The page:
Defendants also cite a number of cases that have upheld city ordinances in the face of Chapter 143 challenges. See, e.g., City of Sweetwater v. Geron, 380 S.W.2d 550 (Tex.1964) (city could set a maximum age limit for city employees); Collier v. Firemen's and Policemen's Civil Service Commission of Wichita Falls, 817 S.W.2d 404 (Tex.App.—Fort Worth 1991, writ denied) (Commission could adopt, and Chapter 143 did not preclude use of, anti-nepotism rule for hiring into the city's fire department). Defendants argue that these authorities establish that Chapter 143 will not limit a home rule city's authority to impose additional entrance requirements on police and fire fighter applicants unless the legislative intent to do so is clear.

    The court is not persuaded by defendants' argument. None of the cited authority supports defendants' argument that the Texas Legislature allows a police or fire fighter applicant to successfully complete academy training before taking the entrance examination. Sections 143.025 and 143.026 expressly provide that entrance examinations are to be administered for "beginning positions" with the police and fire departments. Because *537 academy trainee positions are "beginning positions" within the meaning of the statutes, Sections 143.025 and 143.026 impose a legislative requirement that entrance examinations are to be administered before HPD and HFD applicants enter the academies.

    Neither of the cases cited by defendants involved a provision of Chapter 143 that expressly preempted an implied power that the city adopted by ordinance. See City of Sweetwater, 380 S.W.2d at 552 (maximum age limits "is not specifically covered in the [Firemen's and Policemen's Civil Service] Act. The Civil Service Commission is given no authority in this field, nor is the City specifically prohibited from exercising its authority in this field."); Collier, 817 S.W.2d at 406 (finding that a municipality can further legislate in areas that are not already comprehensively covered by the Act and that Chapter 143 of the Local Government Code does not specifically preempt the application of a nepotism regulation). By contrast, Sections 143.025 and 143.026 provide that entrance examinations are to be administered before HPD and HFD applicants are hired into the training academies. While defendants may be able to impose additional screening requirements on HPD and HFD applicants before administering the entrance examination, defendants cannot hire applicants into beginning positions with HPD and HFD without first administering the examination. Accordingly, plaintiffs are entitled to summary judgment on this issue.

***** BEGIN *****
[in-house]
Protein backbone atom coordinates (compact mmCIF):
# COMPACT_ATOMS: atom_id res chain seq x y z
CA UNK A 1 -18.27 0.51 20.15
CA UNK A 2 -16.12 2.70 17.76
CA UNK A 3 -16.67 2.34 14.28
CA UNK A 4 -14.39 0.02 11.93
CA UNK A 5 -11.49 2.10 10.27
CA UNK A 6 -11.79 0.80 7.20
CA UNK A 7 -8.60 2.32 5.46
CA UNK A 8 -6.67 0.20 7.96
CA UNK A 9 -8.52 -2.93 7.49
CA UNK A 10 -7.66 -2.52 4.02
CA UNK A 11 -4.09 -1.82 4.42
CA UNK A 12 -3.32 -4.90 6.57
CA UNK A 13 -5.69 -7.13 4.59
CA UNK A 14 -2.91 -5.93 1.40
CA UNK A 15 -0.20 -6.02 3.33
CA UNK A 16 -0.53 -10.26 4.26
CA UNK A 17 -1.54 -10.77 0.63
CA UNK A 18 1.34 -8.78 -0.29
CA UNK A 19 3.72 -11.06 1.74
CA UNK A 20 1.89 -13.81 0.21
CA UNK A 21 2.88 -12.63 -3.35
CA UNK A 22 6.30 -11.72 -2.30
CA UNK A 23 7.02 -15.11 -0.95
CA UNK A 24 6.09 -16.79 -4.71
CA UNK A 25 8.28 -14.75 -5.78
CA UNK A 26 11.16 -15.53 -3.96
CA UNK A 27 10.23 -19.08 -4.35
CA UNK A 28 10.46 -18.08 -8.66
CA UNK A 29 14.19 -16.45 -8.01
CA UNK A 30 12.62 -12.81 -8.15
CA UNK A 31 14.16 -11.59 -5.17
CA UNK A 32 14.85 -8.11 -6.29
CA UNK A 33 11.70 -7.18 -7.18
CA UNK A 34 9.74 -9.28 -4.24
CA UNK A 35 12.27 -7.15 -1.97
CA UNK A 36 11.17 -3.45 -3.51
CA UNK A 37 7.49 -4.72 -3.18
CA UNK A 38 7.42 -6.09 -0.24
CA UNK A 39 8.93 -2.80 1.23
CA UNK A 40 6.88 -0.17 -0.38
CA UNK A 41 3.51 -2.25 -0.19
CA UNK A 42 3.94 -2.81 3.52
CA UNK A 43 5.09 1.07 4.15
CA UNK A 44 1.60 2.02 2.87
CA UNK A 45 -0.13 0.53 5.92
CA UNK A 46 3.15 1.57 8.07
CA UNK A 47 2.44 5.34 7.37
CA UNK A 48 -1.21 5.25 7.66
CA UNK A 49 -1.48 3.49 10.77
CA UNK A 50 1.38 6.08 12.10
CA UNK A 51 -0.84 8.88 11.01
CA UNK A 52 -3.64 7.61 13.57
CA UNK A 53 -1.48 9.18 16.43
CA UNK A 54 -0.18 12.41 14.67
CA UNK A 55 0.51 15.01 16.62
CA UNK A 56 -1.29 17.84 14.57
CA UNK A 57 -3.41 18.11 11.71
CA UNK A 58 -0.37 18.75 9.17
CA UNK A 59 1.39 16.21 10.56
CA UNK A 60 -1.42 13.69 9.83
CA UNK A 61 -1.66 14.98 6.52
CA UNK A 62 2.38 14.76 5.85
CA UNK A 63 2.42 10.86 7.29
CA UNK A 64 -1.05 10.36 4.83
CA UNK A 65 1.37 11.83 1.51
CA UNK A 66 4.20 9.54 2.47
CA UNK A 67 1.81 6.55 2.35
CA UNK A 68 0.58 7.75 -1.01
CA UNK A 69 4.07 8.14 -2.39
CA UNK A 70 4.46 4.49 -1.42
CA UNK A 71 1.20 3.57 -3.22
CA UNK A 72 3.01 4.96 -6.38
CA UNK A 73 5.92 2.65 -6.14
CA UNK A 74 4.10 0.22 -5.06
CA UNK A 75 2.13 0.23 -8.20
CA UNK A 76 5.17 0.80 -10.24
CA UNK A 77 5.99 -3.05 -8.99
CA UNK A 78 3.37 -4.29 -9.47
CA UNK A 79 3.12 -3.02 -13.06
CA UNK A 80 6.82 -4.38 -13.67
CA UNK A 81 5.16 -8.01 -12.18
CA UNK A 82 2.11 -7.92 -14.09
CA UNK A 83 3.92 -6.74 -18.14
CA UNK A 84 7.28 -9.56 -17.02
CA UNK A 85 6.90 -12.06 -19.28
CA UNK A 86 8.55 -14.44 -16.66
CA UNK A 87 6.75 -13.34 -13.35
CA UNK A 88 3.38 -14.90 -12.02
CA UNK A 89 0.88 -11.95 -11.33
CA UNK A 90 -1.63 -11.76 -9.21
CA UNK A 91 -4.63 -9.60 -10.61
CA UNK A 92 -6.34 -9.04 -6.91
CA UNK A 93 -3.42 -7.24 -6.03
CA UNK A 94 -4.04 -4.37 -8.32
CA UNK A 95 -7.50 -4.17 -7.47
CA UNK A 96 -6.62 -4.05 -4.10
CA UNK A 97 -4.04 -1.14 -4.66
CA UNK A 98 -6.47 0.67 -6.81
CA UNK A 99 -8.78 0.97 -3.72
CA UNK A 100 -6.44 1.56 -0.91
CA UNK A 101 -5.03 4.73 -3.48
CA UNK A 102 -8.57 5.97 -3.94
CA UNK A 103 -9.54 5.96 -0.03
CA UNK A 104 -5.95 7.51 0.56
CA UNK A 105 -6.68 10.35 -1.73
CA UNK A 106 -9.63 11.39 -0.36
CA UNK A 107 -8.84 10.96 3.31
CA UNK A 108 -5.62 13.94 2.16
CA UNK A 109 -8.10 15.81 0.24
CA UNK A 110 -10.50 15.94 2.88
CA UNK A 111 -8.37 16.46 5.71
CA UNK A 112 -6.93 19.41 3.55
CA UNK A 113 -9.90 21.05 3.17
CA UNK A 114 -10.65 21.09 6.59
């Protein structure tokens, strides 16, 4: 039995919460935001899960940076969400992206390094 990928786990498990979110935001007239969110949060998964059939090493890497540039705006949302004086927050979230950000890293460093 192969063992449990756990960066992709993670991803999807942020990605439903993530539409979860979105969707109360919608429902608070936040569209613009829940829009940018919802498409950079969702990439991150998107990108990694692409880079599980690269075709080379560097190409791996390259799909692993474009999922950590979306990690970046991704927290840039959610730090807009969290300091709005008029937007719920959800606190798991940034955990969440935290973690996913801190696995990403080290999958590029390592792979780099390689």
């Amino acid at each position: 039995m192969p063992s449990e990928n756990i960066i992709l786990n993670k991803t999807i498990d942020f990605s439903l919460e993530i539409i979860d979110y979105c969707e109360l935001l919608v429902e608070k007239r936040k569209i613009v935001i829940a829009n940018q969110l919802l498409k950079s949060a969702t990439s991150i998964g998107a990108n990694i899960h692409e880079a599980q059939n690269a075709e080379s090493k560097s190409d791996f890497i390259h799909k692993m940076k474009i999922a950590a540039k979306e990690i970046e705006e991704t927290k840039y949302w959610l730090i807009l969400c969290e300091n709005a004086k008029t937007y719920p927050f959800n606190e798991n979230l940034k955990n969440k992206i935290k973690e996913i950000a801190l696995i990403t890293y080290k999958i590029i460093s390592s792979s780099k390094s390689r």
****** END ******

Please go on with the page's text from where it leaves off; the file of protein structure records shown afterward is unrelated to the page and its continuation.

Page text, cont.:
E. Collective Bargaining Agreement

    Defendants contend that plaintiffs cannot challenge the current recruiting policies of HPD because the Houston Police Officers' Union, the majority bargaining agent for all police officers, entered into a collective bargaining "meet and confer" agreement with the City in November of 1998, pursuant to §§ 143.351 et seq. of the Texas Local Government Code. This "meet and confer" agreement provides in Article 22 that